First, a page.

Tag Archives: ultramarathon training

If you think it’s been colder this winter, you’re right

13 Feb
The Mississippi River near Keokuk, Iowa, was iced over for much of January and February.

The Mississippi River near Keokuk, Iowa, was iced over for much of January and February, which made for great eagle watching but for chilly running.

After my third or fourth run in a row in single-digit temperatures, I was ready to toss in the towel on my outdoor Iowa adventures for the winter.

But I would do almost anything to avoid the dreadmill. It hasn’t always been this way. Just a few years back, if it got into the teens, I would retreat to the warmth of an indoor workout. But as I ran further and more often, I couldn’t stand the thought of heading indoors.

A Cold WinterI enjoy the fresh air — even if it’s especially brisk air. I love the  sights, whether it’s the frozen river, falling snow or an eagle sitting by an ice-hole waiting for dinner to swim by.

But this winter has seemed especially harsh. And in reviewing my training log from the past few years, it has been. Since November, the temperature has been a bit chillier than the past couple of years. And since mid-January or so, it has been considerably colder.

But I’ve managed to avoid the dreadmill by adding an extra layer — or two — and having a ski mask in reserve for those very cold days.

Just as I thought the cold may get the better of me, I’m headed out of state for a few days. It’s bound to be warmer in New Orleans and San Diego.

But then there’s always the hassle of trying to get in a run in unfamiliar surroundings and at odd times. If you want an excuse not to run, you can always find one.

But out as my wife is fond of saying: “Suck it up, Buttercup.”

See you on the roads.

New, challenging goals help keep me motivated to run

21 Jan
Barb shot this photo of me starting a climb in the Potawatomi Trail 50 mile run.

Barb shot this photo of me starting a climb in the Potawatomi Trail 50 mile run.

I often hear of runners who have lost their motivation. Every six months or so, “Runner’s World” publishes a new story on how these folks can get their mojo back.

In a dozen years on the roads, this has never been a problem for me. The stress relief alone keeps me motivated. 

But I think there’s another key to my internal motivation: I am always striving toward a new goal, a new challenge.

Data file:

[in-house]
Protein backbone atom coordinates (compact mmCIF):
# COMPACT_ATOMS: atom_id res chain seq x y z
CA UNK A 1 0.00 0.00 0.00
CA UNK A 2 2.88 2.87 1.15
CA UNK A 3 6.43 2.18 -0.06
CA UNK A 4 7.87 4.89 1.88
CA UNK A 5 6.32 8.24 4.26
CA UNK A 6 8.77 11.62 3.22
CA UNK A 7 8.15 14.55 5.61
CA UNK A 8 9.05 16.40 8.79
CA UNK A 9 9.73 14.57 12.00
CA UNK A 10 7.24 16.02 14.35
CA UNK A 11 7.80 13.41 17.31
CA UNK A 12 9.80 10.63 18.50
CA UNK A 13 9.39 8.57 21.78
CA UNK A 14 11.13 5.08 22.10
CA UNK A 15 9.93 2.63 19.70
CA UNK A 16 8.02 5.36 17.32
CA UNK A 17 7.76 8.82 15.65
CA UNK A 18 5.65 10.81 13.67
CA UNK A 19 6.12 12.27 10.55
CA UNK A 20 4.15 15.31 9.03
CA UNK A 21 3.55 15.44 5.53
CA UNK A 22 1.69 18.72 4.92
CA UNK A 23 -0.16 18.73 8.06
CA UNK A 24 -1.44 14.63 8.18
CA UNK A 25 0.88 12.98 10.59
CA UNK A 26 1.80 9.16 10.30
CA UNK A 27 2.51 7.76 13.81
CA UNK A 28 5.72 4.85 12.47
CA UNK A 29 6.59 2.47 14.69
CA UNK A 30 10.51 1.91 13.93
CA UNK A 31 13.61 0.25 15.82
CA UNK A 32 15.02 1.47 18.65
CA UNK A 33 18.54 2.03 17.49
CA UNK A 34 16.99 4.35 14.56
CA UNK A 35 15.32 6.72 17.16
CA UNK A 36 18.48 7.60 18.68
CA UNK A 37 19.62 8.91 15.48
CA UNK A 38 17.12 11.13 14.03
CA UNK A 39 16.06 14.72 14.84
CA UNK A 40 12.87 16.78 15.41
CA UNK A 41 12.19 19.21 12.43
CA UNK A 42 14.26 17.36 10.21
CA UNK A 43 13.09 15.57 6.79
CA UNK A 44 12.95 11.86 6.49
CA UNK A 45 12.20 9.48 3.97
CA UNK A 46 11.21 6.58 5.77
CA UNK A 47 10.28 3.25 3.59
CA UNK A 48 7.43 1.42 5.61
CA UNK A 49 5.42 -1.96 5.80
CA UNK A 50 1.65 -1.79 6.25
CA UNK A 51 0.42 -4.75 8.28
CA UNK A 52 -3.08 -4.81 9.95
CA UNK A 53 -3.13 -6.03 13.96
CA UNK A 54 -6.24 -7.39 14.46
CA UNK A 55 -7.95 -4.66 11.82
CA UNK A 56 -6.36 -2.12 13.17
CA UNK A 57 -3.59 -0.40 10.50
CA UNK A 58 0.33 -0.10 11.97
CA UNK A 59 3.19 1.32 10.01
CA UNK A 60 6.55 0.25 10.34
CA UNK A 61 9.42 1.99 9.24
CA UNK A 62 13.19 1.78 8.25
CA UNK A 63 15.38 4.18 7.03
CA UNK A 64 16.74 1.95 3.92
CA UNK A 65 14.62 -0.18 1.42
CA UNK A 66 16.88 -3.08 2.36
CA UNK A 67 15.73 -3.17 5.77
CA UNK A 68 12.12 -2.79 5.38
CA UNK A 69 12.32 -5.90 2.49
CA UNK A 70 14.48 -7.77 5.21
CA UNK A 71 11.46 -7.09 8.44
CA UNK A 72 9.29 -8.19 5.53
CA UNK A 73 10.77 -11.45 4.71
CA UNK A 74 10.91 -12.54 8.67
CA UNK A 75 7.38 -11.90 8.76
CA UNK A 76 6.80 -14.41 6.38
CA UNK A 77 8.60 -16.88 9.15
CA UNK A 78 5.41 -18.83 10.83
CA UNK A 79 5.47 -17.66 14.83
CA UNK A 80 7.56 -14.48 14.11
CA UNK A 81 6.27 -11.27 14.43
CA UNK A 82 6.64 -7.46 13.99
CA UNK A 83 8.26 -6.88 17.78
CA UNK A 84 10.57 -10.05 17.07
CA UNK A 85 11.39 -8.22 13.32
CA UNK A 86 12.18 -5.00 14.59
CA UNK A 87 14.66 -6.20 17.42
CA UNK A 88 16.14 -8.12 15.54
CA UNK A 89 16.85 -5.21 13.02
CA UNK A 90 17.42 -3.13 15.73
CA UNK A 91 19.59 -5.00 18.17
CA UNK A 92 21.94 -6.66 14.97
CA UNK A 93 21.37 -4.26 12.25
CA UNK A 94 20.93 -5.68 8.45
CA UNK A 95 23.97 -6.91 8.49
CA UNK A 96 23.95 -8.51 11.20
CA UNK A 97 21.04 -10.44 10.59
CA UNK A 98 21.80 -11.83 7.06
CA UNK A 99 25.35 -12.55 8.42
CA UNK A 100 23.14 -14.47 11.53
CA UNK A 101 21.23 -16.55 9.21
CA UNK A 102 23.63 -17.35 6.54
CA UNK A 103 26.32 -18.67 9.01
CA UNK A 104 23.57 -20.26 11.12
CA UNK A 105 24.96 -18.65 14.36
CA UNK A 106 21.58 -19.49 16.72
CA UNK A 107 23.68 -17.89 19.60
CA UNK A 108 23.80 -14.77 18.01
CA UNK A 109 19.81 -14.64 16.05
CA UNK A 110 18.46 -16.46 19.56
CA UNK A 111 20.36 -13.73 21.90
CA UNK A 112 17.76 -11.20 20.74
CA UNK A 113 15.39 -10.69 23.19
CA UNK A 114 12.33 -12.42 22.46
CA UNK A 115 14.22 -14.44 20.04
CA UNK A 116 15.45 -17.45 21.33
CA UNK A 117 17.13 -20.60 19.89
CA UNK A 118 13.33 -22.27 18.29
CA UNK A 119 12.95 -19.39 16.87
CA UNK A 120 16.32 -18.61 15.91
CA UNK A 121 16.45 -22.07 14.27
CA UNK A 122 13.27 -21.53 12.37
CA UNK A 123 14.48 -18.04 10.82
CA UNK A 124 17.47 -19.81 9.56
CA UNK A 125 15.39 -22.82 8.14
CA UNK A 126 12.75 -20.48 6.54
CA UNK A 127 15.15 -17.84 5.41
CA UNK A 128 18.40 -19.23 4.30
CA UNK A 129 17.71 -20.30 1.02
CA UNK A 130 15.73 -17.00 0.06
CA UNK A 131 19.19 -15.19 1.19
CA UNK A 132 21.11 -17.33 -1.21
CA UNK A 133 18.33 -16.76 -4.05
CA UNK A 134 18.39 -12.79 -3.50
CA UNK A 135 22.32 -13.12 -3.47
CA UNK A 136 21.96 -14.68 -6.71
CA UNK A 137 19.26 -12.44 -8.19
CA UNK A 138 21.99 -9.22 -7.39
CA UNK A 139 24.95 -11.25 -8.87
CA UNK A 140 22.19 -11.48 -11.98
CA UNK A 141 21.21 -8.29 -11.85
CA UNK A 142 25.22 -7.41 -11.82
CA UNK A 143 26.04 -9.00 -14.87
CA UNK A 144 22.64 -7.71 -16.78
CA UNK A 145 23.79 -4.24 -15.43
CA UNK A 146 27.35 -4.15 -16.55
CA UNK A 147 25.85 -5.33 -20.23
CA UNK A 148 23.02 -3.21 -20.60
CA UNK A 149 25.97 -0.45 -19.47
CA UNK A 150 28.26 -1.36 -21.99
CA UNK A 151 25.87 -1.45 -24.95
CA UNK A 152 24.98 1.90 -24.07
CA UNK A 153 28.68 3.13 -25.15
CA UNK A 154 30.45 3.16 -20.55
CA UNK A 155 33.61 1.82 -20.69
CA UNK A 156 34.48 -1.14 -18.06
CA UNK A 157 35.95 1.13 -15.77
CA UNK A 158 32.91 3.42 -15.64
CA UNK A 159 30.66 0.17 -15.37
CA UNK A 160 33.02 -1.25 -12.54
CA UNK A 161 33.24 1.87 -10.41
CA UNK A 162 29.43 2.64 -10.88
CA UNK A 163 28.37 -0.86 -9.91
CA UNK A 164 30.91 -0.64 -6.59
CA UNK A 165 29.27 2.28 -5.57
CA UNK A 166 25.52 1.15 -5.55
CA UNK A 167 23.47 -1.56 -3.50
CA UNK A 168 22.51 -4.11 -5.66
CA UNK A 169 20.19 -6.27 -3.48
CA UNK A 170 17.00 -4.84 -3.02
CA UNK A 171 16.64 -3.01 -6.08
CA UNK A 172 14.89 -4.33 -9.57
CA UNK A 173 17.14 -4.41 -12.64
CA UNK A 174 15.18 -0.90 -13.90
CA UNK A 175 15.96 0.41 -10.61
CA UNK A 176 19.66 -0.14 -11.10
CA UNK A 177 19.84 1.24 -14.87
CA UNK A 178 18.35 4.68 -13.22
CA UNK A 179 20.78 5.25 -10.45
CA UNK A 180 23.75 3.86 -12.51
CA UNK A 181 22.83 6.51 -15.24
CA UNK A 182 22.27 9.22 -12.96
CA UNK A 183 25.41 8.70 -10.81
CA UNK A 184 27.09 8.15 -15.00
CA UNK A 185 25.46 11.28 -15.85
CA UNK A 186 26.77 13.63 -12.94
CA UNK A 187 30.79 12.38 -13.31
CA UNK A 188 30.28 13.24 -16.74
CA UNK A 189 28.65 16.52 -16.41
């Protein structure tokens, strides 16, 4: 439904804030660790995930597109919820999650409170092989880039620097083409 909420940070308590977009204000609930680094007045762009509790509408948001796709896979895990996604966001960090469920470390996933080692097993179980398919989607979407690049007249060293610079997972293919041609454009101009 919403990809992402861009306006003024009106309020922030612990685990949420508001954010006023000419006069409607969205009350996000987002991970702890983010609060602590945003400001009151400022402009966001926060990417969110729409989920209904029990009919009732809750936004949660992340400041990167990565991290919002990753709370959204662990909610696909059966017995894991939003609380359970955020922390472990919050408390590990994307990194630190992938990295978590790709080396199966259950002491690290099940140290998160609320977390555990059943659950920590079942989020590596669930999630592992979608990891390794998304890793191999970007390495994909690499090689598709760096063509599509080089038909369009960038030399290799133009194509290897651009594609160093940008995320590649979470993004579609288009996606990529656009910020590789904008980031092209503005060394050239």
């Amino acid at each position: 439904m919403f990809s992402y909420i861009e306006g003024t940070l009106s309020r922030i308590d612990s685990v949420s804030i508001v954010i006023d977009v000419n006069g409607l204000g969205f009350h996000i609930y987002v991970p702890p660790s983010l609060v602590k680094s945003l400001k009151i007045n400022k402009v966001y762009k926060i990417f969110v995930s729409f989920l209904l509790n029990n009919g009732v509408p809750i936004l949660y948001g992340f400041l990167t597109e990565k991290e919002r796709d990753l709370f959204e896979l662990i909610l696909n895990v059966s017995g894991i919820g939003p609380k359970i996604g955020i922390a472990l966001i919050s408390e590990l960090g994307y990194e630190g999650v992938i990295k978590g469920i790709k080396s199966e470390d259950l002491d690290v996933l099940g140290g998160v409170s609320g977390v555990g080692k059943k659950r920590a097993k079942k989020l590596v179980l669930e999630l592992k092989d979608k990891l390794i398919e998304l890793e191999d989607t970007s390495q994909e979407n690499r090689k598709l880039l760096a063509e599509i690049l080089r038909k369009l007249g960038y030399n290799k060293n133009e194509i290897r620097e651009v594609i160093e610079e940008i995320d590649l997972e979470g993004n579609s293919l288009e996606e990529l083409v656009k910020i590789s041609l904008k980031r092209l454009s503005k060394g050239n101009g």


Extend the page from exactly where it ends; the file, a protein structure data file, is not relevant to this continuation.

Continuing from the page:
2013 mileage by monthAt first, I wanted to complete a marathon. Then I wanted to complete a marathon faster. At one time, I was working hard to qualify for Boston — although a years-long injury and an acceptance of my limited abilities have prompted me to set aside this goal. Last year, the goal was to complete an ultramarathon — 50 miles in my 50th year.

So what will get me off the couch and onto the frozen, snow-packed roads this winter? The challenge presented by the Bighorn Trail 50 mile run, which will be run near Sheridan, Wyo., in June.

The unknowns of my first 50-miler kept me honest last year. The Potawatomi Trail 50 was nearly double the length of my longest previous runs. It was on a trail and featured some crazy ascents, descents and creek crossings. It started in the dark and, as it turned out, finished in the dark, too. 

The Bighorn 50-miler takes this to another level. First and possibly most obvious, it takes place in the Bighorn Mountains (the web site says that, under certain circumstances, runners may be liable for their own search and rescue costs). It tops 9,000 feet in altitude. Despite the fact that it starts on top of the mountain and ends in the valley, one climb includes more than 3,100 feet of vertical gain. If I don’t stay motivated and honest in my training, this could be a disaster.

There’s another factor that will keep me motivated: I’m running with my niece. And she’s a decade younger than me. Screw this up and Christmas dinners could be embarrassing for years to come. 

♦ ♦ ♦

2013 snapshotIt’s probably easier to stay motivated in the coming year when the previous year has been good to you, and that’s certainly the case with me. 

Having just passed the age of 51, I’ve learned that injuries can become a problem. But for the most part, they weren’t a factor in 2013. Sure, my hamstring bothered me off and on over the months. But I have learned that when the dull ache becomes a constant pain, I’ve got to lay off for a few days. 

My total mileage was up in 2013, which training for a 50-miler in the spring will do. And I ran a pair of marathons in the last quarter of the year, although my finishing time in the Belize marathon hardly qualifies me for “running” a race. But when you are in Belize, who cares?

And a review of my training log has helped me determine an area of improvement for 2014. Over the past three years, my annual mileage, monthly mileage and average run distance have all increased. Unfortunately, in 2013, my average weight increased, too, so some sort of weight loss plan will be on the agenda in 2014.

Ultramarathon: Ready or not, here I come

12 Mar
The Mississippi River can be seen in the distance as River Road makes a bend a few miles north of Keokuk, Iowa, on a gray March 2013 day.

The Mississippi River can be seen in the distance as River Road makes a bend a few miles north of Keokuk, Iowa, on a gray March 2013 day.

When do you know you’re ready for a race? Well, not just any race. But a race that is a one giant challenge beyond anything you’ve done before.